What is your position on the issue of a second regional airport in the Puget Sound region?

I am supportive of the construction of a long-overdue second airport in the Puget Sound region, but the effort must prioritize the health and safety of airport communities. I see immense potential in constructing the new airport in the Moses Lake area. The more rural nature of Moses Lake would result in reduced environmental and health impacts on airport communities. Given that so much of our cargo is from Eastern Washington, positioning a second airport in Moses Lake would reduce the emissions from transporting that cargo all the way to SeaTac. Increasing the commercial usage of the second airport could be accomplished by constructing high-speed rail from King County to Moses Lake. Expanding the rail to Spokane and creating a regional connection with the airport in the middle would help to boost statewide accessibility. 

People living in airport and industrial communities have some of the most negative health outcomes in the region. What role do you see the Port of Seattle playing in rectifying this?

When elected, I would be the only commissioner to live in the South King County community representing SeaTac. I experience firsthand the implications of changes in noise, flight paths, travel and commercial congestion, and air quality. The Port has an obligation to address the needs of impacted surrounding communities that have high concentrations of low-income and minority communities. 

Maintaining and promoting relationships from the Highline Forum members and the continued partnership within the SEA Stakeholder Advisory Round Table is integral to developing regional solutions with key stakeholders to equitably address airport impacts. The Port must also expand upon its work with communities in the Duwamish Valley that are disproportionately impacted by the Port’s operations and the current detours from the West Seattle Bridge. The Cumulative Health Impacts Analysis of 2013 found that a range of health exposures and impacts disproportionately affect people in the Duwamish Valley. The Port of Seattle must expand its investment in developing communities impacted by the Port’s operations like those in the Duwamish Valley, and protecting biodiversity. Through expansion of the Duwamish Valley Community Equity Program and the South King County Fund, the Port can invest in environmental justice efforts and recovery capital efforts.

What do you see as the Port of Seattle’s role in reducing sprawl in the region?

The Port of Seattle must do all it can to mitigate the negative effects of unfettered growth in our region. One key tool for the reduction of sprawl is the promotion and enactment of policies that promote environmental sustainability practices. I will also prioritize a partnership with the University of Washington to continue to study the health and environmental impacts of ultrafine particles on airport communities and work with airlines to promote cleaner alternatives that account for community impacts. Increased investment in the Airport Community Ecology (ACE) Fund and the South King County fund is another integral step to improving the environmental health of airport communities. 

As Port Commissioner, I will leverage my background as a congressional staffer and key connections with in and out of state congressional offices to advocate for changes that reduce the effects of high volume airport noise. As Port Commissioner, I will accelerate the implementation of the sound insulation program for airport communities and expansion of the radius of eligibility. I will advocate for federal investment in noise and emissions mitigation. I will also work toward other changes to reduce the impact, such as increasing flight altitude over neighborhoods and glide slope for landing.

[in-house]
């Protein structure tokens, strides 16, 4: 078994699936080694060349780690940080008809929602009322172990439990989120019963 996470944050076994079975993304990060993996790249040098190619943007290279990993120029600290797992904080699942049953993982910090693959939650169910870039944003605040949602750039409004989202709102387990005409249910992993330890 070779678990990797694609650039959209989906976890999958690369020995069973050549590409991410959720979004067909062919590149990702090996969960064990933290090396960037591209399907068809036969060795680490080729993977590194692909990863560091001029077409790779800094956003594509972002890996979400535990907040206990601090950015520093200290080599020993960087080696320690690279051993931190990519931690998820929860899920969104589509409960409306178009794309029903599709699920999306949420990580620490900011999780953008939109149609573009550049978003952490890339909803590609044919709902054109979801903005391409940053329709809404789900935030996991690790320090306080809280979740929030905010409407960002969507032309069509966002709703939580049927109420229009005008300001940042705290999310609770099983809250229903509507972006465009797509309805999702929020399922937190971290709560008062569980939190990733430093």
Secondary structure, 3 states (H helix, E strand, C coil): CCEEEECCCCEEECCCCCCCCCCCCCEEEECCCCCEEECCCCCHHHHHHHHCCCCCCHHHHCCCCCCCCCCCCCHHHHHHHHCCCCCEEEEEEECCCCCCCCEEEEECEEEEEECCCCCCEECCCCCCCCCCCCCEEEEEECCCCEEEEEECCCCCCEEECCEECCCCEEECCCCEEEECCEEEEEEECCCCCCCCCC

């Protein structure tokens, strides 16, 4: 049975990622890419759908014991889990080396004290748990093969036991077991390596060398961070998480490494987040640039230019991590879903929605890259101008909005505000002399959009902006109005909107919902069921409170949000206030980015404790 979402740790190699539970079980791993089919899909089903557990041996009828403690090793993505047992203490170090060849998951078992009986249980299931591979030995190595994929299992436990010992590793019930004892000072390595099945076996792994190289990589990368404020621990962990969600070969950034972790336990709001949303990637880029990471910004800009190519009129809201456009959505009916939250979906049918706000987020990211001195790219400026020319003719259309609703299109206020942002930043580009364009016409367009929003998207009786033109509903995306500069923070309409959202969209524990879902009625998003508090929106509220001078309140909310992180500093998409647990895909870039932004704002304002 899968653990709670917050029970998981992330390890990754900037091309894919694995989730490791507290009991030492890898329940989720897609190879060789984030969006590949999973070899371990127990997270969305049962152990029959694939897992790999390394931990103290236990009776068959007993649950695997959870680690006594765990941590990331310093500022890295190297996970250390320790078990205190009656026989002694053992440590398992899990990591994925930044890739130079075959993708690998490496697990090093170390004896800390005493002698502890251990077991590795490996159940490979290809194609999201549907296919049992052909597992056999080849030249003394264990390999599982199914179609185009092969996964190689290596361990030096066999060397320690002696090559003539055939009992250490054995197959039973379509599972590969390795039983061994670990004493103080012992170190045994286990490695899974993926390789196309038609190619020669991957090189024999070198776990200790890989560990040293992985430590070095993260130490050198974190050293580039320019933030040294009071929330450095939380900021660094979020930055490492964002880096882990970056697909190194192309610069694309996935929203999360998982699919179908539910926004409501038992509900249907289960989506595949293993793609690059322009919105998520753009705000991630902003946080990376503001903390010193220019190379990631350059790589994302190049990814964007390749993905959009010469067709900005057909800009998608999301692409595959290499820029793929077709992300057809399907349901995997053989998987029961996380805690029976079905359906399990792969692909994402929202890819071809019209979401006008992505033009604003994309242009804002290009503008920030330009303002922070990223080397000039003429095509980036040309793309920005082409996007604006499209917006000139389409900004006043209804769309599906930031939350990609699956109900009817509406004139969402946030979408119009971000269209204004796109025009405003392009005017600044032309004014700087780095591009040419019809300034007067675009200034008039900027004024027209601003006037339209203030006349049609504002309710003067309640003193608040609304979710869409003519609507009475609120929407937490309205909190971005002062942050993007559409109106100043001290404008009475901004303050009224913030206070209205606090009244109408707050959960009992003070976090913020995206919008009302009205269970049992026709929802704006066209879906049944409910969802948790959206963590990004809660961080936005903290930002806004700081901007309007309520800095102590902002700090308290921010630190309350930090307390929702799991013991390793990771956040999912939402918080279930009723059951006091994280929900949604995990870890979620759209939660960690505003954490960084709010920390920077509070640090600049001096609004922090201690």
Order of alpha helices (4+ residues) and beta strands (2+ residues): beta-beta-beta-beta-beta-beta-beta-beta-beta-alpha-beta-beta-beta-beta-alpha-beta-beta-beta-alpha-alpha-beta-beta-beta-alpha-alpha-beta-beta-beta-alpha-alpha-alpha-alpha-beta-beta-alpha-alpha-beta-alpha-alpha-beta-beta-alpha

What do you think the City of Seattle’s industrial lands taskforce should focus on?

The City and the Port should focus on reducing congestion along the I-5 corridor and in downtown Seattle. The Port must play a role in this effort due to the congestion caused by both freight and airport traffic. The task force must prioritize the inclusion of marginalized communities and those most impacted by the congestion. The Port of Seattle must work with airport communities that face direct environmental health consequences from airport congestion to uplift constituents’ voices. Providing accessible transit options, expanding cycling infrastructure, and incentivizing ridership are integral steps to reducing congestion. The task force should also focus on expanding job opportunities in the industrial and maritime sectors through the preservation of industrial and manufacturing zones where those jobs would exist. 

What role do you see for the Port of Seattle when discussing the future of Interbay’s armory?

As Port Commissioner, I will work to expand the footprint of the tiny home village in the Interbay area. Every level of government must take action to keep people in their homes and to provide those living unsheltered with a path toward permanent housing. The tiny home model has proven to be an effective first step toward this goal–partnering with the City of Seattle to increase the number of tiny homes will support our unsheltered neighbors and communities. 

I am concerned about the development of Interbay for low-income housing given the environmental health implications of living right next to a rail yard. We have seen the impacts of noise and emissions on airport communities, disproportionately impacting low-income people and communities of color. I do not support the National Guard utilizing the Interbay space. The best use of this space is likely for commercial and warehousing operations.

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The Urbanist was founded in 2014 to examine and influence urban policies. We believe cities provide unique opportunities for addressing many of the most challenging social, environmental, and economic problems. We serve as a resource for promoting urbanism, increasing political participation, and improving the places we live. The Elections Committee consists of community volunteers and staff members of The Urbanist and is a standing body representing the political values of our organization.